There is a growing trend in the baseball community and it’s changing the game for the worse. We’ve stopped creating good baseball players and started manufacturing high octane athletes that don’t understand the necessity for the infield fly rule. The emergence of recruiting businesses that pump out showcases weekly and the competitive nature of the collegiate recruiting process pave the way for this detrimental movement. Athletes are unfortunately forced to prioritize learning how to run a better 60 time over learning how to lay down a sac bunt( or more importantly, why!)
Now, don’t get me wrong, as a strength coach I am a huge supporter of developing more force, overall athleticism, and good movement patterns. As a baseball coach, I am frustrated with the overwhelming lack of baseball IQ seen amongst every tier of “athlete”. The problem originates with the collegiate recruiting process. Although competition is the lifeblood of every athlete, in this situation it is also the Achilles heel.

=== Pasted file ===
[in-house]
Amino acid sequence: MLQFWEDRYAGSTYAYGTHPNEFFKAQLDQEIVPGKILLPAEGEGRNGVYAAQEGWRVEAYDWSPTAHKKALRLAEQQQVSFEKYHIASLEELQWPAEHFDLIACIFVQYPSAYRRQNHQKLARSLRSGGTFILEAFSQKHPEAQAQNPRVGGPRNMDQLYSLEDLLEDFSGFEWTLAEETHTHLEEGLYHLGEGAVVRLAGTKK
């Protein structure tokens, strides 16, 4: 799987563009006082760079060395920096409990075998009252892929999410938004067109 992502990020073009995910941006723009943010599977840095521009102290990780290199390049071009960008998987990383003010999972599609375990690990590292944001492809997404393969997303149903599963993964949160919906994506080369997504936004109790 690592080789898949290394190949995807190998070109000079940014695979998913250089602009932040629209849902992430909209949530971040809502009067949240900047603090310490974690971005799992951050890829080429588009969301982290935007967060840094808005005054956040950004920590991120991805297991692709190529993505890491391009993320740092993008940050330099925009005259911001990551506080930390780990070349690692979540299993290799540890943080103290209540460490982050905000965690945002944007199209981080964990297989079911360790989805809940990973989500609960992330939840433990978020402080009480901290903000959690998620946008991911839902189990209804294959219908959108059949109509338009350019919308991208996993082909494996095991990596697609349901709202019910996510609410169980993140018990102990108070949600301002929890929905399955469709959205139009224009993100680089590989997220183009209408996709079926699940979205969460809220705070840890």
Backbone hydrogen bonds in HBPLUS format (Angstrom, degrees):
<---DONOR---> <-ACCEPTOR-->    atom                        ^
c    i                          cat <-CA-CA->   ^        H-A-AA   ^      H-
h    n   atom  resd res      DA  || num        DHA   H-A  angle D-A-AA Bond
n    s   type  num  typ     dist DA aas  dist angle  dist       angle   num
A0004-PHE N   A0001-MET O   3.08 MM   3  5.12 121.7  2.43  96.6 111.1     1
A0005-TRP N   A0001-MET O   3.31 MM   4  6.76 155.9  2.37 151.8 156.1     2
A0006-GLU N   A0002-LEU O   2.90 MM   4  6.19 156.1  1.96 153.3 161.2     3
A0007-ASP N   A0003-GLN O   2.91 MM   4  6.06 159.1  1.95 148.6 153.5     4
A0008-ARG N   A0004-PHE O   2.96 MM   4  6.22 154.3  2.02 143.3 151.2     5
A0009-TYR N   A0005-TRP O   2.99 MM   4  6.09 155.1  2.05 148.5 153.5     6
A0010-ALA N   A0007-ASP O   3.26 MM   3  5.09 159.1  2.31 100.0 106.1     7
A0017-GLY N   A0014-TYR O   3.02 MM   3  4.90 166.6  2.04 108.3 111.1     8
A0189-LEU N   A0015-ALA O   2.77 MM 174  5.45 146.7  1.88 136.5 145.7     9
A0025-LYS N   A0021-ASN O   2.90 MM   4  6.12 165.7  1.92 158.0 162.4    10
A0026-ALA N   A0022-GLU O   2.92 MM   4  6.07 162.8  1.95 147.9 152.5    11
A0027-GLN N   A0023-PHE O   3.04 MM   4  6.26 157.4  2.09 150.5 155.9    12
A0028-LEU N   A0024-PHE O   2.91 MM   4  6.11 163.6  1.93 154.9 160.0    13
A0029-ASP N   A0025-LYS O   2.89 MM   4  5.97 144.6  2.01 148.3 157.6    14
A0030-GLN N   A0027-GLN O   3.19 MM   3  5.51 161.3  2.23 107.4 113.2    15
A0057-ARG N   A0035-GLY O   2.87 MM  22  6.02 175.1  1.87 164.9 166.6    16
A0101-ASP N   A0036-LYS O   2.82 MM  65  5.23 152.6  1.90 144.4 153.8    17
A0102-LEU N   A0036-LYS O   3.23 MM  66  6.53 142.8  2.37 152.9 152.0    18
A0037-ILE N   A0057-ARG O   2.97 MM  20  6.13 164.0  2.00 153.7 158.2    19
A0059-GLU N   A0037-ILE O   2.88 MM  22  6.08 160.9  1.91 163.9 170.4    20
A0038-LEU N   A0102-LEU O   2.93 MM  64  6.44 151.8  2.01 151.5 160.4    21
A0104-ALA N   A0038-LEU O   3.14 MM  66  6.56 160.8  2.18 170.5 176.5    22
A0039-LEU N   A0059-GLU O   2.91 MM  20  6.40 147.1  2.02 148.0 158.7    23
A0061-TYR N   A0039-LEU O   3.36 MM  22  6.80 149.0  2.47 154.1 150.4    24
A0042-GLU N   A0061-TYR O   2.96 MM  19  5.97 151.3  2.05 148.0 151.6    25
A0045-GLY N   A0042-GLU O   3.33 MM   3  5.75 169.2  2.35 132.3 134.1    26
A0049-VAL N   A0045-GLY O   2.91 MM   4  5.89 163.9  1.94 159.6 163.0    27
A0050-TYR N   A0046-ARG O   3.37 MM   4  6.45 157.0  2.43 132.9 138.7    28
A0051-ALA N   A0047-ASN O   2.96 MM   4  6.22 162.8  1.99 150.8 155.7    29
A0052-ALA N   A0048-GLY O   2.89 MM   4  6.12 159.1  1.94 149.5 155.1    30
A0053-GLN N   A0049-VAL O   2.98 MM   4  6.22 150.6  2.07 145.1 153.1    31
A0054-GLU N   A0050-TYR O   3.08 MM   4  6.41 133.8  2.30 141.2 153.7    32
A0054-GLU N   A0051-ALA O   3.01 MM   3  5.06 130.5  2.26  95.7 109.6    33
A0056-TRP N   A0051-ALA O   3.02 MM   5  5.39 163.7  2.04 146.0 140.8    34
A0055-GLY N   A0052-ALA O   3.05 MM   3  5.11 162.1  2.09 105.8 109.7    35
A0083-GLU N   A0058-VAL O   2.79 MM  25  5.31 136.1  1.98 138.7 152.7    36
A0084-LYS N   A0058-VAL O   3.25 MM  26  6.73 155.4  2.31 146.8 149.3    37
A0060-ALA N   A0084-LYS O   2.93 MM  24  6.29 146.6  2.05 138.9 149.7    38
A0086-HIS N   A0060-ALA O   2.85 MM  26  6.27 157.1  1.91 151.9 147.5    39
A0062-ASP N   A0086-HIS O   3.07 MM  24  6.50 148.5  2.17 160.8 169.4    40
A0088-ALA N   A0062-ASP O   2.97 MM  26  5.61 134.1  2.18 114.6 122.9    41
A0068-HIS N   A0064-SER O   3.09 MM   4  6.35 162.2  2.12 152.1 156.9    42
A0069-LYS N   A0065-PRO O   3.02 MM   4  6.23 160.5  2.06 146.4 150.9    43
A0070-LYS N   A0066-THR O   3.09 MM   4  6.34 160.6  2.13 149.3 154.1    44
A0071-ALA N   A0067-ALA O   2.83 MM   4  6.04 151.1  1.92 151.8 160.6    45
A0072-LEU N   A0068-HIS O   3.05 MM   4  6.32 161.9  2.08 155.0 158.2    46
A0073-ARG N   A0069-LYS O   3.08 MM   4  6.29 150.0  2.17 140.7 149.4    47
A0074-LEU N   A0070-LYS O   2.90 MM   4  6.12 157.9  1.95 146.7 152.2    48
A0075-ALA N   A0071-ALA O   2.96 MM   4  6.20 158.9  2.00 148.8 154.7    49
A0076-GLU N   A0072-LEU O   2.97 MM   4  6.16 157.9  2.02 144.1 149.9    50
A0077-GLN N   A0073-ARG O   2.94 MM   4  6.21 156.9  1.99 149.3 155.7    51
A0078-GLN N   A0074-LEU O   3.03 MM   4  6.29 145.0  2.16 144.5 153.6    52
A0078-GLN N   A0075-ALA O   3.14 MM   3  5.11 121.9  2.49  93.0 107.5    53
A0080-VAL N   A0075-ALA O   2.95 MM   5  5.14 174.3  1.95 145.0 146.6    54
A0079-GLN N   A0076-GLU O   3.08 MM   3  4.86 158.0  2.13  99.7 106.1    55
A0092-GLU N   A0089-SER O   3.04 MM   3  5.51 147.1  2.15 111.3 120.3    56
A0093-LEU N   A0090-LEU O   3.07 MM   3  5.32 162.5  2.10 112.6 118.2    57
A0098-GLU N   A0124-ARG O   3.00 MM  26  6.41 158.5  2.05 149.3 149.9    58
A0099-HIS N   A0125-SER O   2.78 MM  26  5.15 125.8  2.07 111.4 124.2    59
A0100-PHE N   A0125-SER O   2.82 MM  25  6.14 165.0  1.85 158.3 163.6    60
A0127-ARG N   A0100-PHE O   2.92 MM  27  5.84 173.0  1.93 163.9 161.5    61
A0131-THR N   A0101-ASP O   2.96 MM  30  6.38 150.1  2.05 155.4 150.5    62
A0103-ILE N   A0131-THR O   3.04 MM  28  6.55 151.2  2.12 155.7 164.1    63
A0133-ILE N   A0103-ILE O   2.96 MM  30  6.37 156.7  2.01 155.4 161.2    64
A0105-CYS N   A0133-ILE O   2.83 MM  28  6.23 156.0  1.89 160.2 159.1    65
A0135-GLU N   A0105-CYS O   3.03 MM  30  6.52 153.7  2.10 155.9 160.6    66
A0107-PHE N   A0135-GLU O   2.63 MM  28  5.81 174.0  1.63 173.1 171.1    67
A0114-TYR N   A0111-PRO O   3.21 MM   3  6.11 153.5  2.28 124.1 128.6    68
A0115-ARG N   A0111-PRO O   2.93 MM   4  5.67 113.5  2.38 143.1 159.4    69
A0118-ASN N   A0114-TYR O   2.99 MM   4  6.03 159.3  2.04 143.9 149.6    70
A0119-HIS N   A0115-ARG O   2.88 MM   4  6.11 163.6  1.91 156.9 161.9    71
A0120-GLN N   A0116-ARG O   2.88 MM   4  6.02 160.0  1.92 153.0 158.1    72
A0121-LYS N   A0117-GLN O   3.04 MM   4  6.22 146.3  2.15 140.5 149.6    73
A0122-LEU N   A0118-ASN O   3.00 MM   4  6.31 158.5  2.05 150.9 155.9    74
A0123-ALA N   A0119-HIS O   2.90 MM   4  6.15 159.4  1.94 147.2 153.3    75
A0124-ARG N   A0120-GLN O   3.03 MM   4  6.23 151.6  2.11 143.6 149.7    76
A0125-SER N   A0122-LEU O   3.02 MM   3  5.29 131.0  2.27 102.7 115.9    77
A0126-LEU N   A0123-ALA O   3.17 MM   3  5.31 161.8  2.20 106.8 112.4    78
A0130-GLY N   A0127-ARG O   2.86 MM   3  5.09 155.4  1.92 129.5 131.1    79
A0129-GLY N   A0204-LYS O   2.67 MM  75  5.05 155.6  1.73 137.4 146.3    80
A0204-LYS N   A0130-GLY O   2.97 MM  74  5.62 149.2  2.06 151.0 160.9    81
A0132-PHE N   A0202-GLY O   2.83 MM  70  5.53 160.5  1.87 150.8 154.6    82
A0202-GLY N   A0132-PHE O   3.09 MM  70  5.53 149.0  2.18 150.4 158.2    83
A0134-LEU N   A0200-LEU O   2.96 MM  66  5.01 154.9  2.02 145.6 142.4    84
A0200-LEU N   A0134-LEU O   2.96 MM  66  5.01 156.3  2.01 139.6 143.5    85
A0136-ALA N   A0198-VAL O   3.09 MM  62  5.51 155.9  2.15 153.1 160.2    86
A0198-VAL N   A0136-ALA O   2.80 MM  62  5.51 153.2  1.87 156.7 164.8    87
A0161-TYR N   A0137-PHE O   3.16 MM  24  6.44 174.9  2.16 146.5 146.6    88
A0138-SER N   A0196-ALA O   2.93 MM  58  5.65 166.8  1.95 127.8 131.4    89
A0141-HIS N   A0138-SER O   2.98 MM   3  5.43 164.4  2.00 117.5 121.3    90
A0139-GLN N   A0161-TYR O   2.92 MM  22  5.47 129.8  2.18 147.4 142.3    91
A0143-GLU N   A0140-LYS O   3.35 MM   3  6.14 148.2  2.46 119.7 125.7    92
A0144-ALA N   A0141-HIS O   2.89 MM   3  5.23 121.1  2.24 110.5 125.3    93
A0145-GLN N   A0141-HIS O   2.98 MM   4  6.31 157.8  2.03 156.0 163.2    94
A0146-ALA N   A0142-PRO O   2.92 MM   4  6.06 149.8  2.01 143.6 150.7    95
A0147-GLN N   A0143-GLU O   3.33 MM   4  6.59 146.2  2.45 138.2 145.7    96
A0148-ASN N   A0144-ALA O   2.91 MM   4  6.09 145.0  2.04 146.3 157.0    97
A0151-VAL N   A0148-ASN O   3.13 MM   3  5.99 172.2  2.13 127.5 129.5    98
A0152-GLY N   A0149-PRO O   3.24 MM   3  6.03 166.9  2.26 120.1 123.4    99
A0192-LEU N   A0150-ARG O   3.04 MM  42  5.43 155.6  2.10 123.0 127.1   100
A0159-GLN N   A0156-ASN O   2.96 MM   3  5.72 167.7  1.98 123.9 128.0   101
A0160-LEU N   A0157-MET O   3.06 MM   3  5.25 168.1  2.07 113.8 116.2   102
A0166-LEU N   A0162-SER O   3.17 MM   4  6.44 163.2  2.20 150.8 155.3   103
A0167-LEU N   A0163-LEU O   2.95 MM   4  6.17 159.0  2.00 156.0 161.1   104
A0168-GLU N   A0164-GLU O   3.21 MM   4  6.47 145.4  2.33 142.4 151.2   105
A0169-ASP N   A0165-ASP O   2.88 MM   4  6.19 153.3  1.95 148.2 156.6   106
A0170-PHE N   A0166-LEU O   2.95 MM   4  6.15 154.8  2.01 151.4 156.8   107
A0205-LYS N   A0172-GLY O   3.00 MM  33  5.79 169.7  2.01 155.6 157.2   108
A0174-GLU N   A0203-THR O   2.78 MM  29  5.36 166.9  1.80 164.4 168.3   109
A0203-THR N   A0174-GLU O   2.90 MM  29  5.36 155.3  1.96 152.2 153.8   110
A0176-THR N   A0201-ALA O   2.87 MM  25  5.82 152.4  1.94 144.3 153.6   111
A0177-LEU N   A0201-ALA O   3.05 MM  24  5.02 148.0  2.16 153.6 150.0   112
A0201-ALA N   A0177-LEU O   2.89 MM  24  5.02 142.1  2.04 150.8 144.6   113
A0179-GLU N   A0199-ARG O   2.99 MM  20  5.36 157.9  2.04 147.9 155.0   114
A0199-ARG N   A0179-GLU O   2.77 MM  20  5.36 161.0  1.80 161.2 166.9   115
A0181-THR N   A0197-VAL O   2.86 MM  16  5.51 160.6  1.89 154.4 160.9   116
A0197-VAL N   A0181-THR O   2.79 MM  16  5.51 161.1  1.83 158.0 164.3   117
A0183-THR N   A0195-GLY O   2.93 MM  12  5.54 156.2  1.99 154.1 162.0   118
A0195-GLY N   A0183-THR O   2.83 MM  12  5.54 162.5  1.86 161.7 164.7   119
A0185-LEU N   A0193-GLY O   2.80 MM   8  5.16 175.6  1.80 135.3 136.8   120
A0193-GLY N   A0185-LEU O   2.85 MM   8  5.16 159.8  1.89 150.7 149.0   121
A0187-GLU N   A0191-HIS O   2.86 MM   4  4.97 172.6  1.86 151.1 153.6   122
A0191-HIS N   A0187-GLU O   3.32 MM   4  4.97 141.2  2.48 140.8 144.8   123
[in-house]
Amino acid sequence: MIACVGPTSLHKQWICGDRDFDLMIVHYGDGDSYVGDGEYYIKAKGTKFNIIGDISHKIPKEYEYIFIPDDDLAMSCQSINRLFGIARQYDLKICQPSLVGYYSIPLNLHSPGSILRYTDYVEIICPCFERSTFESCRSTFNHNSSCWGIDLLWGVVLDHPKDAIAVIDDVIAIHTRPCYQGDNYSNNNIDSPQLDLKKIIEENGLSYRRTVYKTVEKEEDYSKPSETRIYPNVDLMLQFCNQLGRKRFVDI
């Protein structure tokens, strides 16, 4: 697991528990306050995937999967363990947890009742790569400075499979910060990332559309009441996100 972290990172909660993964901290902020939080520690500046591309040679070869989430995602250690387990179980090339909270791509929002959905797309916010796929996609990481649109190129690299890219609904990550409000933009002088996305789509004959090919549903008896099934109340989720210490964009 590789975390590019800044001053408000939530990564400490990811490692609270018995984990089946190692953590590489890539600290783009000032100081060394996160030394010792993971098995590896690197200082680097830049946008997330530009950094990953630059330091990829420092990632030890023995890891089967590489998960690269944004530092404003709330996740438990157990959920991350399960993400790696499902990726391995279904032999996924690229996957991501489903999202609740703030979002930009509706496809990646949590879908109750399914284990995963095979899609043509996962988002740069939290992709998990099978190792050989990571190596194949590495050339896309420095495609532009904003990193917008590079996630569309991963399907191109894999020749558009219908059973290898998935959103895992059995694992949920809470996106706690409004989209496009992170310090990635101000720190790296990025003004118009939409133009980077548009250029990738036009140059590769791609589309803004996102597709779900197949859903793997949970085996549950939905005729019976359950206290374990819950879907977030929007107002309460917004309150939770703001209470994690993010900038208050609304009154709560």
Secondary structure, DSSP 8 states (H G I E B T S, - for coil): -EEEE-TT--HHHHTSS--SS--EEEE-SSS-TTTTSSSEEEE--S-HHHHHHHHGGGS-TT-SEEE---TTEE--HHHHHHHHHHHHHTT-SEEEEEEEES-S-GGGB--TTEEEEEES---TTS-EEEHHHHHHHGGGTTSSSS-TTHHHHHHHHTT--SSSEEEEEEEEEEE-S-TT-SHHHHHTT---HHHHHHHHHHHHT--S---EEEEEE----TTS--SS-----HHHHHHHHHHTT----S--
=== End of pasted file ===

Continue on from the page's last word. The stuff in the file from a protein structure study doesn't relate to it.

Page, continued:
In attempts to gain an edge, universities are recruiting athletes younger and younger, trying to lock down the “stud” athlete before he has accrued any high level game success. Every year competition drives the curve towards the immature player. Young athletes are being forced to spend all their time developing maximal speed and force production instead of playing a pick up game down the street where learning how to play better baseball than your buddy is the educator. When discussing whether a player is good, we use descriptors like “60 time” and “ball exit velocity” instead of “smart ball player” or “polished pitcher”.
So what’s the overall message here? By no means am I saying that getting bigger, faster, stronger is a negative. In fact, it’s an absolute must for everyone pursuing a future in this game. Barbells need to be lifted, sprints must be run, and muscles have to be trained. What I am saying is that, as we cultivate our bodies for explosive athleticism, we must also approach learning the game with equal vigor. A player that has both is a scary thing on a diamond!